As months went by, no chicken was bought or sold. Bishop repeatedly communicated with Jinro, offering excuses for the delay. He gave various explanations, usually involving technical difficulties in obtaining letters of credit, but he always stated that the deal was on track and that he had buyers and sellers lined up. No chicken having been bought or sold by June 1995, Jinro finally declared Bishop and his companies in default on the contract and demanded repayment of its advance.
Jinro filed suit in August 1995 to prohibit transfer of the Treasury collateral Bishop and Watkins had placed at Saratoga Investments in Jinro's name. Ultimately, after filing a receivership action, Jinro learned there were no Treasury securities on hold for it at Saratoga. Jinro then amended its complaint to include racketeering and various fraud claims. Watkins, who had given Jinro documentation regarding the securities, including the identifying (or “CUSIP”) numbers of the Treasury notes, and his company Secure Investments were included as conspirators in the fraud. Furthermore, Jinro learned that Watkins was an undisclosed principal of Saratoga Investments.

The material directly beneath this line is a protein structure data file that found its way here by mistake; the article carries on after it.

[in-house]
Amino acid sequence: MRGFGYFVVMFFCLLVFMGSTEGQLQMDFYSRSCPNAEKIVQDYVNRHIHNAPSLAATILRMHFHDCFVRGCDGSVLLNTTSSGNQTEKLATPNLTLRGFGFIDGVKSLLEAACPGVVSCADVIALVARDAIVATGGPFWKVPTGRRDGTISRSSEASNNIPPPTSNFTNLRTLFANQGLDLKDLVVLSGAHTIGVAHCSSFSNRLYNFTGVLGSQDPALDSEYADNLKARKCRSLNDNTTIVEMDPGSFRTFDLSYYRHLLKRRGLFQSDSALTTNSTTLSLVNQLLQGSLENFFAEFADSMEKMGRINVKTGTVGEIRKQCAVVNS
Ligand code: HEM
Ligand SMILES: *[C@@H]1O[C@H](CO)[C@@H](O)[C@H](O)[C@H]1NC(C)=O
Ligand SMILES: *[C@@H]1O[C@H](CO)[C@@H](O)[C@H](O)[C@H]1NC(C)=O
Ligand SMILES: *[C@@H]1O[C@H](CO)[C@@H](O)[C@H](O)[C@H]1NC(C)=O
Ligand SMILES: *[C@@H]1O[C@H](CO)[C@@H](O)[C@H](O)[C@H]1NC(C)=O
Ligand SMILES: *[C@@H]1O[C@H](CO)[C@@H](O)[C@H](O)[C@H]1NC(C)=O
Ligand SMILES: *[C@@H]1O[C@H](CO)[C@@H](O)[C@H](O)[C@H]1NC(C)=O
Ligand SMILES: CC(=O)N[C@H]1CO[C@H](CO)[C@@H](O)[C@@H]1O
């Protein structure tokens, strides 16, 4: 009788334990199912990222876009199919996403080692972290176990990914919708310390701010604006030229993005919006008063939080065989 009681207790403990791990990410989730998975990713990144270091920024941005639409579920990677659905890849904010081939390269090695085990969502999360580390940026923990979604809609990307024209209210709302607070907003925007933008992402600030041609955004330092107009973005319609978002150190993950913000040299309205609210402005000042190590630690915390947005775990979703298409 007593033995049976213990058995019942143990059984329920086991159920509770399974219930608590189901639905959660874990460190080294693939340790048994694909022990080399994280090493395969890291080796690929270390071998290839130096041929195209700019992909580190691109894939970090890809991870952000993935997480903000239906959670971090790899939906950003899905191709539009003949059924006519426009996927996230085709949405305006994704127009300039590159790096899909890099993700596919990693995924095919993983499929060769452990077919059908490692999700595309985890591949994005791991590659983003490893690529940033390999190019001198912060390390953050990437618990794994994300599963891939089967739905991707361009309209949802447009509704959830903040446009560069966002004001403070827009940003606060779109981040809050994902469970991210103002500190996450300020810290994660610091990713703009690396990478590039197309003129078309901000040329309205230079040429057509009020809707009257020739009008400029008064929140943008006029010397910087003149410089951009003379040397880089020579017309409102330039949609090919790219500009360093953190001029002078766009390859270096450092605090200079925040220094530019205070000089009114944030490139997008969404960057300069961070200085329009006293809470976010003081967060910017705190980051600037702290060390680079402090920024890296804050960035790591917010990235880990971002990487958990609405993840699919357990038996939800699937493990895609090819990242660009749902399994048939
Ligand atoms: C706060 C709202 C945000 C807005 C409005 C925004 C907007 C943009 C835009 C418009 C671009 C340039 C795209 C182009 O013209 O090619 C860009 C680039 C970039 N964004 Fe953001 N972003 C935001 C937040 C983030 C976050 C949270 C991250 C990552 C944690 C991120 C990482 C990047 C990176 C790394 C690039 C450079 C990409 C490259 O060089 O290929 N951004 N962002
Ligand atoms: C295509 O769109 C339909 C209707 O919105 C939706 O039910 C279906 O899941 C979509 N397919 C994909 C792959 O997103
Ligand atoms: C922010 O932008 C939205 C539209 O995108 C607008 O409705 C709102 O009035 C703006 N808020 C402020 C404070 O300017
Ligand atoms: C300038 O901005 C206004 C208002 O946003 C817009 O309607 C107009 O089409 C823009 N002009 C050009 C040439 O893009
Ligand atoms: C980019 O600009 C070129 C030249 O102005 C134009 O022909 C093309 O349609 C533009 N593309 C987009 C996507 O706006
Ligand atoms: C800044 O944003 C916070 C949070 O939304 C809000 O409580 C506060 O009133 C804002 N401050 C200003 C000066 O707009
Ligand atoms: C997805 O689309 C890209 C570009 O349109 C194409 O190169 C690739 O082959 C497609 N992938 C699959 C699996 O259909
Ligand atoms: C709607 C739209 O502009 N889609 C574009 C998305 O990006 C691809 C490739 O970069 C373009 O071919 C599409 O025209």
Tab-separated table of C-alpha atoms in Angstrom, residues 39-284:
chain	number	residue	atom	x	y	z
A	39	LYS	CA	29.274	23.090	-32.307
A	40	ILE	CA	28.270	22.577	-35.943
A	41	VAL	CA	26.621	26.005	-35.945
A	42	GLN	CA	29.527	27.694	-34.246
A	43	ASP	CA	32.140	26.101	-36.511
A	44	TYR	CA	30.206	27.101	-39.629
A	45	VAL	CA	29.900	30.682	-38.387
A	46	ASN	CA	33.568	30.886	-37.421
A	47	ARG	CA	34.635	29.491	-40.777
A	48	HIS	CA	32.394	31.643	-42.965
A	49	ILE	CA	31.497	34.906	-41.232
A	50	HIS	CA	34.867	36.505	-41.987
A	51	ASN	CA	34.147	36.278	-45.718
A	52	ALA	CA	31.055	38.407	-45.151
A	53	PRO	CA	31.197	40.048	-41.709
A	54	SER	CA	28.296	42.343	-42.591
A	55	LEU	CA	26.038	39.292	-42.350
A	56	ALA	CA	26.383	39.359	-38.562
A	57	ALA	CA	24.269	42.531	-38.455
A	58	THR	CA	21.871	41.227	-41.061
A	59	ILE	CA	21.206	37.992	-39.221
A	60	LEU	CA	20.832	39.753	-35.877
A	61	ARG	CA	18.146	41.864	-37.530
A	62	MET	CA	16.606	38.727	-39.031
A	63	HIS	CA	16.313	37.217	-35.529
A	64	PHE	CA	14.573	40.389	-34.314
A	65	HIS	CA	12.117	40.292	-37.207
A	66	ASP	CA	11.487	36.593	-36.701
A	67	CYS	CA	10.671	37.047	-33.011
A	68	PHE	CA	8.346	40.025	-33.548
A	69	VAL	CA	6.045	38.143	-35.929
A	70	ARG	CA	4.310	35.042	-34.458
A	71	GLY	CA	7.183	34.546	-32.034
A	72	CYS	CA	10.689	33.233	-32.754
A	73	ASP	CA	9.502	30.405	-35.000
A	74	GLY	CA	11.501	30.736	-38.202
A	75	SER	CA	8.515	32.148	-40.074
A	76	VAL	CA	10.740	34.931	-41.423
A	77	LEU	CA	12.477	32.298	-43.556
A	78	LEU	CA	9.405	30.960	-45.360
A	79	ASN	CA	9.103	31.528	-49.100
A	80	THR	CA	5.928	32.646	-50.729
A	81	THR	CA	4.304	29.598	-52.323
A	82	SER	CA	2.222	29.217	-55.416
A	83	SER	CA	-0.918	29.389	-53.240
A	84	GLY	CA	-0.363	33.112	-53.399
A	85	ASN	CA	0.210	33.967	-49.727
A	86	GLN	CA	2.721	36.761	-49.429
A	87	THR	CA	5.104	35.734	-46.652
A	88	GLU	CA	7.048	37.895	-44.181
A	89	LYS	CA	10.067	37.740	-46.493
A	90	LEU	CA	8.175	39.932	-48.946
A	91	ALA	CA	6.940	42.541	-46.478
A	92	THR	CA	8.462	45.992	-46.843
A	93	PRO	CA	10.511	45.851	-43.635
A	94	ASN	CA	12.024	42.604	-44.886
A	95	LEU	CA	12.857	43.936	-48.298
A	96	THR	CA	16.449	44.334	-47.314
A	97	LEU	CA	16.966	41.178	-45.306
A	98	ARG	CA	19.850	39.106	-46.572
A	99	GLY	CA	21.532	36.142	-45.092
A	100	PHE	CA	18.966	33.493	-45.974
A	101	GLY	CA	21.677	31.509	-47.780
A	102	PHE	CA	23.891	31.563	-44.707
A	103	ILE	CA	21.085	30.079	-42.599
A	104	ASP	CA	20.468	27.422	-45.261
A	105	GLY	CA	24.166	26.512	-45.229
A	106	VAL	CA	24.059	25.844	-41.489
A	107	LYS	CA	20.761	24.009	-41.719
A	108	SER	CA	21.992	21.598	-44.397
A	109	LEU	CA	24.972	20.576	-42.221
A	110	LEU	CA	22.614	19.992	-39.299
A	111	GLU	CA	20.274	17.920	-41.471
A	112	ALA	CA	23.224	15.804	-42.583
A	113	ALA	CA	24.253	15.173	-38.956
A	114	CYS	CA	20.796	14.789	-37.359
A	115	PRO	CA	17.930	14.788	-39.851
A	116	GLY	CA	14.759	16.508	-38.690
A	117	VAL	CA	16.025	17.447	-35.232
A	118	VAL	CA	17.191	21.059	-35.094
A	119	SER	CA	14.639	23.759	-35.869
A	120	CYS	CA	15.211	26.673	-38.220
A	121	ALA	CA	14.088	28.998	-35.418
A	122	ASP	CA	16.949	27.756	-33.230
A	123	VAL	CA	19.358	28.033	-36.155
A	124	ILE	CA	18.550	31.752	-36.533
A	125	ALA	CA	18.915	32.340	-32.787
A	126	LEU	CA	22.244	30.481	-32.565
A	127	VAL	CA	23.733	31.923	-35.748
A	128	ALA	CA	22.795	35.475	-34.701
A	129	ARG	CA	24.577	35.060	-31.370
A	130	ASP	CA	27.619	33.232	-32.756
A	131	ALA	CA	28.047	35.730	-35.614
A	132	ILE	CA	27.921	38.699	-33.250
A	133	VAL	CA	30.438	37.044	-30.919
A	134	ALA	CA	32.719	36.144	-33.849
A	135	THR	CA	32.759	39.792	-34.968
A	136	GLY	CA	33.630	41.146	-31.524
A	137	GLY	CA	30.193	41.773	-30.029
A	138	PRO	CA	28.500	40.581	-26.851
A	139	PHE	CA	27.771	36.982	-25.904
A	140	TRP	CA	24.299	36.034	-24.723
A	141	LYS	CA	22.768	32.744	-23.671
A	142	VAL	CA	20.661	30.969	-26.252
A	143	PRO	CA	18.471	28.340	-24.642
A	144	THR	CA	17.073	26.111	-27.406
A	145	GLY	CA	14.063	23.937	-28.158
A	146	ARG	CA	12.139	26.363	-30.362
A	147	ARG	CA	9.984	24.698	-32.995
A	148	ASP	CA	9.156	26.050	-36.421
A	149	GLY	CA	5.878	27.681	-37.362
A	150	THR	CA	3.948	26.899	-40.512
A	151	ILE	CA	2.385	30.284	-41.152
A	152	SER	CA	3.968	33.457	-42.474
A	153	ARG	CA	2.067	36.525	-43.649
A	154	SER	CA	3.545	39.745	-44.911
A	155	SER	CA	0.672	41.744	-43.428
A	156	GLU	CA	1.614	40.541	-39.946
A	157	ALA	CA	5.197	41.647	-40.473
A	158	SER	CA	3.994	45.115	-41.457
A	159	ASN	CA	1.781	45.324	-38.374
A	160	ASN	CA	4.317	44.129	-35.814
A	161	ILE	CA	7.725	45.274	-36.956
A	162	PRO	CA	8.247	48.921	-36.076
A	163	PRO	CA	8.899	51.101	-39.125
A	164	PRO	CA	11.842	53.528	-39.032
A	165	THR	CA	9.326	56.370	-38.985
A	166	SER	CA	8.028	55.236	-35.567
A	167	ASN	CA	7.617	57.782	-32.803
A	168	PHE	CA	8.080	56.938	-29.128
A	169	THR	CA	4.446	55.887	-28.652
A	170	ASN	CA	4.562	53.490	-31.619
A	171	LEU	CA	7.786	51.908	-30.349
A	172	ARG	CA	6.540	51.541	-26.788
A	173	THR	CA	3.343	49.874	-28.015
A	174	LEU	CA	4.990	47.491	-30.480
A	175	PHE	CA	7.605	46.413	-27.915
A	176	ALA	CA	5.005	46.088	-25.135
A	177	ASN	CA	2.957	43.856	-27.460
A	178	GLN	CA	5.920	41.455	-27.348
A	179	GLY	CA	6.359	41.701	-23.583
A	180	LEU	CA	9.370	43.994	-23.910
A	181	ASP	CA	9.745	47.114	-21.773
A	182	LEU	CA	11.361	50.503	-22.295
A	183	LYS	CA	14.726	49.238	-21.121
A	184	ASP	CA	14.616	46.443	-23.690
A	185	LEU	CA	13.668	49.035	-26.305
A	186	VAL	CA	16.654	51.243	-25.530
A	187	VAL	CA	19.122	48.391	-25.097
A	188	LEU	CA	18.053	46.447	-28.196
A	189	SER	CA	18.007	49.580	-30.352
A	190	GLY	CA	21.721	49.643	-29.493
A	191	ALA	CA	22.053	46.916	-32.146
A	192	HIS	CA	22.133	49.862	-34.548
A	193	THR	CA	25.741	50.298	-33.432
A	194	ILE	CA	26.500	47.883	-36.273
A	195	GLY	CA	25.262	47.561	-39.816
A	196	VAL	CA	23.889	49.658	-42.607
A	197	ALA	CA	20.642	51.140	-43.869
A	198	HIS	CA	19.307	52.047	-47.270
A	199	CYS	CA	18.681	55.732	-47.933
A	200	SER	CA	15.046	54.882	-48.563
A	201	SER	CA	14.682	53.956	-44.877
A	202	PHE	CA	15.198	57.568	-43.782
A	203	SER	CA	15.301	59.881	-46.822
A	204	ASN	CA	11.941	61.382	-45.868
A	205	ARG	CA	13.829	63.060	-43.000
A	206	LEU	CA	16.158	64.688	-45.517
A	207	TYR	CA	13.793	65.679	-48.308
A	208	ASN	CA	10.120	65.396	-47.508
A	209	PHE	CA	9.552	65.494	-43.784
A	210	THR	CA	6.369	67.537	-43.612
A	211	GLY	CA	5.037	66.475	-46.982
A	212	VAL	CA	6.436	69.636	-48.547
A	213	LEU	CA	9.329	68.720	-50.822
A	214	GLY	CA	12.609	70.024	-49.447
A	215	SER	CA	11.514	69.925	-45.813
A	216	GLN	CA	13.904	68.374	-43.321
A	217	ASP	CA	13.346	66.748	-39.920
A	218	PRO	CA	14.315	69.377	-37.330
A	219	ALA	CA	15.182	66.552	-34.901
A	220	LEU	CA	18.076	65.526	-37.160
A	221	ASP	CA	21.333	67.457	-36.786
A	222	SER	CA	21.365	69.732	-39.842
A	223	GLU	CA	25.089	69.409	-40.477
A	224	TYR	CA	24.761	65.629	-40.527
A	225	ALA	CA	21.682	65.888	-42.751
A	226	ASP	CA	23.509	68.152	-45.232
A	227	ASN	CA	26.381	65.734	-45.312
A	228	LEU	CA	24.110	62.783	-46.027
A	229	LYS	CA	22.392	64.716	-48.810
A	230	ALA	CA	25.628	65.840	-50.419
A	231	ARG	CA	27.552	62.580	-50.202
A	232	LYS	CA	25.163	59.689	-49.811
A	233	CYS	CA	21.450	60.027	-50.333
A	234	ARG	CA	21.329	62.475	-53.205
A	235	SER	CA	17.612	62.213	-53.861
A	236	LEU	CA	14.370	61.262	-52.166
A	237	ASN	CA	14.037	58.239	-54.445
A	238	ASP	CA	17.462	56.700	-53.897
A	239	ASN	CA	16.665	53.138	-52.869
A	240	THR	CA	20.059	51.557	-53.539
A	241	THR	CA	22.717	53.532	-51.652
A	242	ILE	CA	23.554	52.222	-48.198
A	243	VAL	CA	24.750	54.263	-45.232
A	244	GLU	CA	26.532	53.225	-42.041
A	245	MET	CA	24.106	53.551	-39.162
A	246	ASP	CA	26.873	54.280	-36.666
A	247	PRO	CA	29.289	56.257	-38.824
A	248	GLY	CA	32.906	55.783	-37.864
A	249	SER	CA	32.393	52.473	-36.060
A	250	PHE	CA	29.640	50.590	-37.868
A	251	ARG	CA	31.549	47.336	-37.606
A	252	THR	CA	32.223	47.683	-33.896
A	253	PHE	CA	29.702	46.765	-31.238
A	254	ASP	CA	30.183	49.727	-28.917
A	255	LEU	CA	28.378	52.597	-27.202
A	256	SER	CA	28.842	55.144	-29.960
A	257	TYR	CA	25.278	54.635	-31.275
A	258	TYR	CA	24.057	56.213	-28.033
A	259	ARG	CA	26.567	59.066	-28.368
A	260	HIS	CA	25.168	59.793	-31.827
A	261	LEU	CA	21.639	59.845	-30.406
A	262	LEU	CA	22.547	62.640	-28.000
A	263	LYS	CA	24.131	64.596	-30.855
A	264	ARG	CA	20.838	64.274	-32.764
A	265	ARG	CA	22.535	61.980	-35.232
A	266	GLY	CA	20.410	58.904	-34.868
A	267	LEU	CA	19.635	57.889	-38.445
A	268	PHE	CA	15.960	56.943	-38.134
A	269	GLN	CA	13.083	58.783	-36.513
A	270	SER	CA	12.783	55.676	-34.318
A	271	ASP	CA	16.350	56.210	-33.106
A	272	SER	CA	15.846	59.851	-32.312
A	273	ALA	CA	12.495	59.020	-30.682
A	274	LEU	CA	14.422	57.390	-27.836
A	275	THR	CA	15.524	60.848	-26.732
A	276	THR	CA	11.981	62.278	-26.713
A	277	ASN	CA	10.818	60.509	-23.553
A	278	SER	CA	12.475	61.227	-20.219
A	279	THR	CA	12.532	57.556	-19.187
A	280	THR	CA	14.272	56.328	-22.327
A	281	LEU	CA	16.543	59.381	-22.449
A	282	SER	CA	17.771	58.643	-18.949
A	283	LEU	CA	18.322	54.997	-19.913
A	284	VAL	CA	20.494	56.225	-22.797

Jinro argues it entered into a valid, written agreement for the international buying and selling of chicken, and that defendants Bishop and Watkins defrauded it out of its initial $10 million advance.
C. The Roll Program-Bishop's Story